The U.S. Food and Drug Administration (FDA) has provided the clearance of a Cloud-based, Artificial Intelligence system that is capable of diagnosing diabetic retinopathy utilizing retinal images highlights the potential for deep learning and algorithmic analysis to help and replace diagnosticians in medical tests.
The FDA’s clearance of the Coralville, Iowa-based IDx Technologies’ IDx-DR AI diagnostic system, showed that how image-based AI systems might assist clinicians, anatomic pathologists, and other care providers diagnose disease and lead therapy decisions. The device, already in use at the University of Iowa Hospitals and Clinics (UIHC), utilizes Cloud Computing and algorithms to autonomously evaluate images of the retina for marks of diabetic retinopathy. It enables IDx-DR to offer a screening decision about 20 seconds after image capture. The IDx-DR system delivers a twofold outcome. The system, when signs of diabetic retinopathy are present, proposes a follow-up with an ophthalmologist. The system suggests a follow-up screening in one year if it detects no signs of the condition.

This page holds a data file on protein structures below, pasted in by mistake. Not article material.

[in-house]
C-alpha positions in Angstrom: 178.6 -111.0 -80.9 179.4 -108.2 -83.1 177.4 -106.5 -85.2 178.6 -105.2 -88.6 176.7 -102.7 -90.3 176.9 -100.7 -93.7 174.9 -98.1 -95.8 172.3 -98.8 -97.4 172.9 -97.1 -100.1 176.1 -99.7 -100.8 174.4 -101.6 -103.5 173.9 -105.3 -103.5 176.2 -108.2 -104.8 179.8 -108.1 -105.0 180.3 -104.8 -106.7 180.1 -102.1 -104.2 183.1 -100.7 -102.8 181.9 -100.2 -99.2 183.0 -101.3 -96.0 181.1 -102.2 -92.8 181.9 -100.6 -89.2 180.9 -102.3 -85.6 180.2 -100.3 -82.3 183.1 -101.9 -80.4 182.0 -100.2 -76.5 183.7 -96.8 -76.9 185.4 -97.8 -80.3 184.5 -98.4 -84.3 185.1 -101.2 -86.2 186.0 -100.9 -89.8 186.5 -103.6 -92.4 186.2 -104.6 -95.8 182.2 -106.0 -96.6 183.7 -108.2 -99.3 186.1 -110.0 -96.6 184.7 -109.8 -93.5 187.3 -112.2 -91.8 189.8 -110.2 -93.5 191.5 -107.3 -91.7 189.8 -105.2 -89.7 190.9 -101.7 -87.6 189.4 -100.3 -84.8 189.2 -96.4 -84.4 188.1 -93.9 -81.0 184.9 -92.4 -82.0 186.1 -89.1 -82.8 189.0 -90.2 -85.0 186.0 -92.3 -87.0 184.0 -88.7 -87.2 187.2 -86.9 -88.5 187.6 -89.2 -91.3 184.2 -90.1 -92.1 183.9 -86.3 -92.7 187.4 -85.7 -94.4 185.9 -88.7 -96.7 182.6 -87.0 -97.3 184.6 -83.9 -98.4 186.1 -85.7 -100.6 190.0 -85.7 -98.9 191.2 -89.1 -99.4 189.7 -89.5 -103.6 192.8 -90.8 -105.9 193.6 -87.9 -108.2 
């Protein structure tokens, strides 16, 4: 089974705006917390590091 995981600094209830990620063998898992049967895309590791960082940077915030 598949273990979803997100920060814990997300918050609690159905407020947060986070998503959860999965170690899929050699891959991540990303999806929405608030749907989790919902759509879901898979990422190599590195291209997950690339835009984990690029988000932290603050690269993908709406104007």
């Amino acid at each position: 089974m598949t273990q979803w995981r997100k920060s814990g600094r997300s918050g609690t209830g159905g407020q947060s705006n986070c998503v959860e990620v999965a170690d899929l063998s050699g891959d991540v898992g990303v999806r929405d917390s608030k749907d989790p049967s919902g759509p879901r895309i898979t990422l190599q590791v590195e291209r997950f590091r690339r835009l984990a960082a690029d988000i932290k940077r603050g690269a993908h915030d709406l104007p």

According to a clinical study including 900 participants released in Nature, showed that an analogous AI system gained 87.2 percent sensitivity and 90.7 percent specificity in the identification of diabetic retinopathy, more than pre-specified primary endpoint goals. The ability to arrive at a diagnosis, not including a clinician already holds the potential to radically impact the workflows and services of medical laboratories and other diagnosticians. While describing IDx Technologies integrated IDx-DR with the EHR (Electronic Health Record) systems of UIHC, they also illustrated that how AI might power data interfacing.